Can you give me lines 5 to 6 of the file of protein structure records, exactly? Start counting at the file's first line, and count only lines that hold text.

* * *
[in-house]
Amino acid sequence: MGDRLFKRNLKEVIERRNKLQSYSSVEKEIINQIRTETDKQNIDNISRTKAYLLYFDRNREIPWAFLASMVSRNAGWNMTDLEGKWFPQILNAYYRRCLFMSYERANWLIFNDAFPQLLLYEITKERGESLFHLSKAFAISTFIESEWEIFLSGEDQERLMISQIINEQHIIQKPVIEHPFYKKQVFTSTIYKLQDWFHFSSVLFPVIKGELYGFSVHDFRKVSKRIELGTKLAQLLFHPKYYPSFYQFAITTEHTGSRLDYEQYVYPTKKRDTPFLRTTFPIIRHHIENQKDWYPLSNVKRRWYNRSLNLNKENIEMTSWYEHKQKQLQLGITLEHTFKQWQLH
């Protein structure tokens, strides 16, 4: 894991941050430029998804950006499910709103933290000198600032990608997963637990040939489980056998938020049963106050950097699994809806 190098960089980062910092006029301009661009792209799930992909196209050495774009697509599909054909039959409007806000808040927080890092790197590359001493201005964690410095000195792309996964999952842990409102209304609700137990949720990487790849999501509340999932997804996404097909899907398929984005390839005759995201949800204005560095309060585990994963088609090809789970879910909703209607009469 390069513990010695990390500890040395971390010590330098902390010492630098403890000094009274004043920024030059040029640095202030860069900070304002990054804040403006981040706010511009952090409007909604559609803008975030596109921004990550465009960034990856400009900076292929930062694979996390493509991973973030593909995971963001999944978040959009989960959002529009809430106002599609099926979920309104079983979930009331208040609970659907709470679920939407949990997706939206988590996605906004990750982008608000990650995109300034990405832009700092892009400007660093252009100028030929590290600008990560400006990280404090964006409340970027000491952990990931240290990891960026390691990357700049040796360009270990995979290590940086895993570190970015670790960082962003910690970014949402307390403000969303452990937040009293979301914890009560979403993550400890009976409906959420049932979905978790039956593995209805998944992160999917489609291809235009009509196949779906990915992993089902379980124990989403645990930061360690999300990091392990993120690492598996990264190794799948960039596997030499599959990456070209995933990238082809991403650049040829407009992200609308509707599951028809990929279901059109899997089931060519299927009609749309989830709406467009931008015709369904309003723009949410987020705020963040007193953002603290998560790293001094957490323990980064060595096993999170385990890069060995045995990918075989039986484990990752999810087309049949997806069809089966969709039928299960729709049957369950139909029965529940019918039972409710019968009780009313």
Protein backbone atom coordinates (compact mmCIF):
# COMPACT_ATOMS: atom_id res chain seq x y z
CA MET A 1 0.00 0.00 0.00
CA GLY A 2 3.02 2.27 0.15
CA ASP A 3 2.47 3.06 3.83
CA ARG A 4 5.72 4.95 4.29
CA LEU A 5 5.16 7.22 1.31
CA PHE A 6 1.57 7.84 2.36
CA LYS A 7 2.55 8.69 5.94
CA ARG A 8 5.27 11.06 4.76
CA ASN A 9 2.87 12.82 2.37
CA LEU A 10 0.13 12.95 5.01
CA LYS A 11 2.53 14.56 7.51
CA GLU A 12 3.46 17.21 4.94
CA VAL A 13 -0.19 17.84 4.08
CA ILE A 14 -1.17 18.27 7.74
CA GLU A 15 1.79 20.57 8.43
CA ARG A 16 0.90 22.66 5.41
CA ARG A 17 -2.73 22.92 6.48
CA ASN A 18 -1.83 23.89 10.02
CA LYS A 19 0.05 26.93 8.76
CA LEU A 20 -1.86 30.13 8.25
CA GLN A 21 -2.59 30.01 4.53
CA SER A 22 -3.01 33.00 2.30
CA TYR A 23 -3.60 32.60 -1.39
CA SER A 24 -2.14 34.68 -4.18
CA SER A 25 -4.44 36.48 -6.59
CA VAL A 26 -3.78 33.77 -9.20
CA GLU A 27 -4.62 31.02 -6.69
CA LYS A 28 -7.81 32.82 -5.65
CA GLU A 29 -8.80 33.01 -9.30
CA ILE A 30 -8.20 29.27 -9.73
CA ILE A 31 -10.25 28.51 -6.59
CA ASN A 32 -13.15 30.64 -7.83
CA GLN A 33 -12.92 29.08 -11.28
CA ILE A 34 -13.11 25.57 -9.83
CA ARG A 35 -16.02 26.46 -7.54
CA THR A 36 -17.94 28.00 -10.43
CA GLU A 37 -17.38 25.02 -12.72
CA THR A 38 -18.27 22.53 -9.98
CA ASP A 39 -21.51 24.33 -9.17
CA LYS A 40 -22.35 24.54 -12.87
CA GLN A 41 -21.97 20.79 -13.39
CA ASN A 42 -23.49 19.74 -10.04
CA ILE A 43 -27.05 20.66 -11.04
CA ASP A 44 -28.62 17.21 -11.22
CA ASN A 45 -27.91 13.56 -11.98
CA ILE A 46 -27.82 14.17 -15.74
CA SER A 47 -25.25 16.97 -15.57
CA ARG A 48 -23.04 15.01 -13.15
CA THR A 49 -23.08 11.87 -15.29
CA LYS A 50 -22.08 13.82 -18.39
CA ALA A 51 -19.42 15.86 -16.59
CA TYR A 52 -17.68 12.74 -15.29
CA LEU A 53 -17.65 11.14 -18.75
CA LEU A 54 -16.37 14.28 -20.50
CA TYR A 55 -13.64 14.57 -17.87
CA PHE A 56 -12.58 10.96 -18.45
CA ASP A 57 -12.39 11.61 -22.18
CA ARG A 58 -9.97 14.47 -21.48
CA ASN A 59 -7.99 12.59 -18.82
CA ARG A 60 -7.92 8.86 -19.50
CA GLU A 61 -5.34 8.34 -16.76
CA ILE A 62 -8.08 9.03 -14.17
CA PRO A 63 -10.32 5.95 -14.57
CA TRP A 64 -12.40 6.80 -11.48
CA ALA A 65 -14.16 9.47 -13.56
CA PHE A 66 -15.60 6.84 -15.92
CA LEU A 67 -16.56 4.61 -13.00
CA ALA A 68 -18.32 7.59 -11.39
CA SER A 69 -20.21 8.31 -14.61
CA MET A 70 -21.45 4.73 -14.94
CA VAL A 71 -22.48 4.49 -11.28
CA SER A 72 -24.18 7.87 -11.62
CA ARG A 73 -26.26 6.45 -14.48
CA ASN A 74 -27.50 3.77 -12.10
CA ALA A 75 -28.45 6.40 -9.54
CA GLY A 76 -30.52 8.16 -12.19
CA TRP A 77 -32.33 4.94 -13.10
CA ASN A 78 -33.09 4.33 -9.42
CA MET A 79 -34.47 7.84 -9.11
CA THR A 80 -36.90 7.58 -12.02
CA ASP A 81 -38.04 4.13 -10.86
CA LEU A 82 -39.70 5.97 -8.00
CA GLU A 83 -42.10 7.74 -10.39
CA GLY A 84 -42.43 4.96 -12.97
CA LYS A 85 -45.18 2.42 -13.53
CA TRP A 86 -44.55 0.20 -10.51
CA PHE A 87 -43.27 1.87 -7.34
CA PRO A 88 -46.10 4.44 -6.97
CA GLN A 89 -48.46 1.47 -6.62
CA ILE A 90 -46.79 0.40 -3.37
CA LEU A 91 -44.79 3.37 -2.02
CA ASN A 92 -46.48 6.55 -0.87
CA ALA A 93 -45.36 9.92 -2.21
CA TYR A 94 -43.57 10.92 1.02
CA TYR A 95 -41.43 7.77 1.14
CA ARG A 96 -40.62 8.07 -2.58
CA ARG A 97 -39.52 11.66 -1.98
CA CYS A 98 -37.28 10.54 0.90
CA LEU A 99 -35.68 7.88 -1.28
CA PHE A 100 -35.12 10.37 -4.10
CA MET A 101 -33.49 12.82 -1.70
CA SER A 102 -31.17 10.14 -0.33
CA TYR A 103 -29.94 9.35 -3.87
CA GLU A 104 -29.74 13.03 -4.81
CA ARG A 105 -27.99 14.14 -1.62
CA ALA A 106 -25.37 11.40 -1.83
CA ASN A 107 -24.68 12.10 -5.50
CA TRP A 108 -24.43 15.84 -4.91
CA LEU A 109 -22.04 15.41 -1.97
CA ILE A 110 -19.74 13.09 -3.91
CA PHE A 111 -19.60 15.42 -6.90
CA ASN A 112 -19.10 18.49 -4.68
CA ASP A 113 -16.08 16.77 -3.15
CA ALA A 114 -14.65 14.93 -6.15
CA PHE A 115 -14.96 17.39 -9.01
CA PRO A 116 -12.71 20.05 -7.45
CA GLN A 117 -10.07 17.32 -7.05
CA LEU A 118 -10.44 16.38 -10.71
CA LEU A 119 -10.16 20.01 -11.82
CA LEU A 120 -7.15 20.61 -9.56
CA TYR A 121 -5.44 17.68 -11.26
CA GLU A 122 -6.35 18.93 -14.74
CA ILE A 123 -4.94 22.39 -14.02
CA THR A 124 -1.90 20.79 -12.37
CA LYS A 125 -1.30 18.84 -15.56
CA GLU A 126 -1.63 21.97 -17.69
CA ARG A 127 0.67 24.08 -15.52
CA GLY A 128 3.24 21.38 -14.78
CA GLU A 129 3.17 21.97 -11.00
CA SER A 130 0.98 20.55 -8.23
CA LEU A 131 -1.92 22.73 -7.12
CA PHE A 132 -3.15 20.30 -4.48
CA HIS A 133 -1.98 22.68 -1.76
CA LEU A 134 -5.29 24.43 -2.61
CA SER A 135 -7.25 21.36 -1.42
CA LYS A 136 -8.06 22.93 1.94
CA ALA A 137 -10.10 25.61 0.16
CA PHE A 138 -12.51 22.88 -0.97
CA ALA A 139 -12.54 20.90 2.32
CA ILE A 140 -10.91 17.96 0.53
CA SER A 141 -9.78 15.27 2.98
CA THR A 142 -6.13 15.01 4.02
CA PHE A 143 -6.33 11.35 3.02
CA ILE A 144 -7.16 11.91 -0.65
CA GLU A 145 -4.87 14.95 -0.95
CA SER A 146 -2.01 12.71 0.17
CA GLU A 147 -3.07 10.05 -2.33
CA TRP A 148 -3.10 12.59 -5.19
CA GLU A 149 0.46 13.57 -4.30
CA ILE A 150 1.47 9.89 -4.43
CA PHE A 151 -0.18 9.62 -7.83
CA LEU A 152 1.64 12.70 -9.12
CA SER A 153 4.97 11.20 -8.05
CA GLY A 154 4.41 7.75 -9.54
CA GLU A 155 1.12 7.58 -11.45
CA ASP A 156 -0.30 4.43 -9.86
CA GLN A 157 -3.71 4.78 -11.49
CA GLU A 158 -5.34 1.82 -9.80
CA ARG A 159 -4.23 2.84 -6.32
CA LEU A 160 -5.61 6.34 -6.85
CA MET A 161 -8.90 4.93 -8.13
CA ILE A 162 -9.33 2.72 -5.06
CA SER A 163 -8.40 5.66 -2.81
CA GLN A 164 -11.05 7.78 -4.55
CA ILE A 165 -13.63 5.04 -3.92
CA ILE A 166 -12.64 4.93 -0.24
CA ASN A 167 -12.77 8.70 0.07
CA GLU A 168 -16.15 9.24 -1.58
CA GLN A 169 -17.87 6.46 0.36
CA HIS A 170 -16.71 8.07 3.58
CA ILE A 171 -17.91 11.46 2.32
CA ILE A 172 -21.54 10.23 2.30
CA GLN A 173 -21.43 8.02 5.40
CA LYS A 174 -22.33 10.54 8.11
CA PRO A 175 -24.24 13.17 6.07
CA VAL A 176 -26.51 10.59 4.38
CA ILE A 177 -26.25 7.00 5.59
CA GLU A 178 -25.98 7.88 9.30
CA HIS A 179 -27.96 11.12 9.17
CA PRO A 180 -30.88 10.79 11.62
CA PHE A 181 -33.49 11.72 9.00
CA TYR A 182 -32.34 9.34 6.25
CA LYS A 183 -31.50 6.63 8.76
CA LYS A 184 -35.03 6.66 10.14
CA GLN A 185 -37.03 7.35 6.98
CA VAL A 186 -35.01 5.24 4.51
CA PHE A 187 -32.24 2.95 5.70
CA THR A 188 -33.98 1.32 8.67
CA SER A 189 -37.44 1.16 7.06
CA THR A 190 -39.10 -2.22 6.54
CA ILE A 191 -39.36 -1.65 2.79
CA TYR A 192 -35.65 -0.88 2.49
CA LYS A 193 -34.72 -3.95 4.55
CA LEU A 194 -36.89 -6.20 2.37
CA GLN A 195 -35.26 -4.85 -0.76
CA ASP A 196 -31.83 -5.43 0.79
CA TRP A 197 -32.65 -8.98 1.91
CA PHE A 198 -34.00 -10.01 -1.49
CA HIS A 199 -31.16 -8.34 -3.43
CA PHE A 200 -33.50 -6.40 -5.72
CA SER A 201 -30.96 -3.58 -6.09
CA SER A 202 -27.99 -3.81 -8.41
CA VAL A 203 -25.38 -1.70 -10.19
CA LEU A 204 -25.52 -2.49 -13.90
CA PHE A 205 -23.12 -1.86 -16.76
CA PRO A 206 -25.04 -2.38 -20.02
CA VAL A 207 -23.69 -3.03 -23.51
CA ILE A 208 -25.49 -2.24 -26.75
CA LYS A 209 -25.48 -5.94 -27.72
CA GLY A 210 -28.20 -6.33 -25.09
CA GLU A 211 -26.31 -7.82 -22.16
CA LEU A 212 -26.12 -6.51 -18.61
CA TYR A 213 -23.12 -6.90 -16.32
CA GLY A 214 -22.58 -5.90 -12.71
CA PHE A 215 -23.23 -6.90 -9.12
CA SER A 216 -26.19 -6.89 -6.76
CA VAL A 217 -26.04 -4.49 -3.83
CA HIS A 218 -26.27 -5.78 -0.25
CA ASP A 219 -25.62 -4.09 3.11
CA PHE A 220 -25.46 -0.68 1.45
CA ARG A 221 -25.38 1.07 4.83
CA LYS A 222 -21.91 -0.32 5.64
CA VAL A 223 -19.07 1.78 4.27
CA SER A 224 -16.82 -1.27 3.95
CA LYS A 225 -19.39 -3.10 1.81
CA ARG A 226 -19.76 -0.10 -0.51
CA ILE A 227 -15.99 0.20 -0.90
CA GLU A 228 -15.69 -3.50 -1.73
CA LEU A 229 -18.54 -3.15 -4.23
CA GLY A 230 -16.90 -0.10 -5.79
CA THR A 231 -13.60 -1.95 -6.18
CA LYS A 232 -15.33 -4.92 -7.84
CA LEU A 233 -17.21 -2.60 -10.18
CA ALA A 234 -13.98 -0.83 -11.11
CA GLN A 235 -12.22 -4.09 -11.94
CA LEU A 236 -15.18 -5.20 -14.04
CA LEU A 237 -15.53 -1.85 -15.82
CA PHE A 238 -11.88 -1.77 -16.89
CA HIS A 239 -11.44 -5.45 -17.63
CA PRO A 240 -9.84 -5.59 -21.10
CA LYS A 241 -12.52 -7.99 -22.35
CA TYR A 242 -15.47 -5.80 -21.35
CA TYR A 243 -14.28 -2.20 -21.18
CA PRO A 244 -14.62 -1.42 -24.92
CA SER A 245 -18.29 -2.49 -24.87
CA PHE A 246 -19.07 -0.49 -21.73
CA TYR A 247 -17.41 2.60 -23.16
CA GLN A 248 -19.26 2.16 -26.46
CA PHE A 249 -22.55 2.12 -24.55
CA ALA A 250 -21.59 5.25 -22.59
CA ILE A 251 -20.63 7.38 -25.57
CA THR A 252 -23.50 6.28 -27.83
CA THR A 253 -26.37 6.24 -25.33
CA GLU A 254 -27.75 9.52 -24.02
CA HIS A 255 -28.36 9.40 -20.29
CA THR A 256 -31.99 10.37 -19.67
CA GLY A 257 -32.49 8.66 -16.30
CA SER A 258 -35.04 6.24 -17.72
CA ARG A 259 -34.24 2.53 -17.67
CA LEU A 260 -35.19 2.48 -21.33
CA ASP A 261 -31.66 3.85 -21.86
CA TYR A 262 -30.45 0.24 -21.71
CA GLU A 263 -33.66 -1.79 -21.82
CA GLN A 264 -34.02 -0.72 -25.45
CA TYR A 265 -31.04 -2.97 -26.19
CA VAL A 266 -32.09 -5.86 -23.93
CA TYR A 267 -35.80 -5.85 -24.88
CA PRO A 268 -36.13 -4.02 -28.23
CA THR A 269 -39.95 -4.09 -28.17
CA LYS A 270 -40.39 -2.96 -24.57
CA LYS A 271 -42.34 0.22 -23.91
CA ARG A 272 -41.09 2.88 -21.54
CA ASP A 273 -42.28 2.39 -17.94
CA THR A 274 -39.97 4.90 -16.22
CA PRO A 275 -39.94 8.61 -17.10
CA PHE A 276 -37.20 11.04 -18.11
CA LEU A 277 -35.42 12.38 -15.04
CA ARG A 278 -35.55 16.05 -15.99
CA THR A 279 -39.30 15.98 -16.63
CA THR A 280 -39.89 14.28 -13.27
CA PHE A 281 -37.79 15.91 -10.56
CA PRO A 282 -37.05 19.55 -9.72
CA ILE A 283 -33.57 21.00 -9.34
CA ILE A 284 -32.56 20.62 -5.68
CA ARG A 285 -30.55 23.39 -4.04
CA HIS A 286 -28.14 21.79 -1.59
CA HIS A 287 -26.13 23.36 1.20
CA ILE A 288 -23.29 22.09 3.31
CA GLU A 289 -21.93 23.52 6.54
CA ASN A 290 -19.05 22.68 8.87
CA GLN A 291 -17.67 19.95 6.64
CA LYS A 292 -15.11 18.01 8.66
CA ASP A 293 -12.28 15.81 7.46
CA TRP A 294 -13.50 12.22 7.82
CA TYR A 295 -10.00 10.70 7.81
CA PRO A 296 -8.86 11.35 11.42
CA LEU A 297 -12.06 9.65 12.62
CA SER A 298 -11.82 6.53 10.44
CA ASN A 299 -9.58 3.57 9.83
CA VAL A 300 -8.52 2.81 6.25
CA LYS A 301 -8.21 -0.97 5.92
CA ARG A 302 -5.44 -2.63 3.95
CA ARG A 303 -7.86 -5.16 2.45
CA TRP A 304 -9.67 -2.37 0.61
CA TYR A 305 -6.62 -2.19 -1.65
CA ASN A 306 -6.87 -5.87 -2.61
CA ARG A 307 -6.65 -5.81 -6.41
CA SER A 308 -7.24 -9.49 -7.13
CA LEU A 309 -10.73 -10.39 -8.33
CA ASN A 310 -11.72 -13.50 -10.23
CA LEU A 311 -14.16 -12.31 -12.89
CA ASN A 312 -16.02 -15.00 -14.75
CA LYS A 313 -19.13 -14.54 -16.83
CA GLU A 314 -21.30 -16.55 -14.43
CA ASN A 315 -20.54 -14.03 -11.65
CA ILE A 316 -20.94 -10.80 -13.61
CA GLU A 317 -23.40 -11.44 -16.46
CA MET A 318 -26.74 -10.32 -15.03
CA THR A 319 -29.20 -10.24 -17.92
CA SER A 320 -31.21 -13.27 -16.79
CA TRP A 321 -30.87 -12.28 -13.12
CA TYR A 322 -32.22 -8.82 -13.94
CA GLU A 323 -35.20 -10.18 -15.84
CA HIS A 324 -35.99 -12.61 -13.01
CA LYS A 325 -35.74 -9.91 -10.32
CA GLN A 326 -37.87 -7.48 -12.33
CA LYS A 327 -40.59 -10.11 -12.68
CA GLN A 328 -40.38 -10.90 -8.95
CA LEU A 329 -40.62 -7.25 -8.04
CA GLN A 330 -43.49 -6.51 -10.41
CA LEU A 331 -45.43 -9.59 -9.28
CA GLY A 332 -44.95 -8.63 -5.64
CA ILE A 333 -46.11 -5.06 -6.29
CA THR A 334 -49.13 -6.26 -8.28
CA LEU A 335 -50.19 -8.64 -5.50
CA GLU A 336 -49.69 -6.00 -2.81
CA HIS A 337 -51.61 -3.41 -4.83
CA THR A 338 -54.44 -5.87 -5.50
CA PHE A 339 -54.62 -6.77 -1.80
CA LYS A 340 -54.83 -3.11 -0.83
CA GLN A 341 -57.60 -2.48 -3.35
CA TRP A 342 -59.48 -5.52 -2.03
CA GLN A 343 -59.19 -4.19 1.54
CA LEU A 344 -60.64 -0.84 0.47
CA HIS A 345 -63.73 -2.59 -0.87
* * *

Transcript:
# COMPACT_ATOMS: atom_id res chain seq x y z
CA MET A 1 0.00 0.00 0.00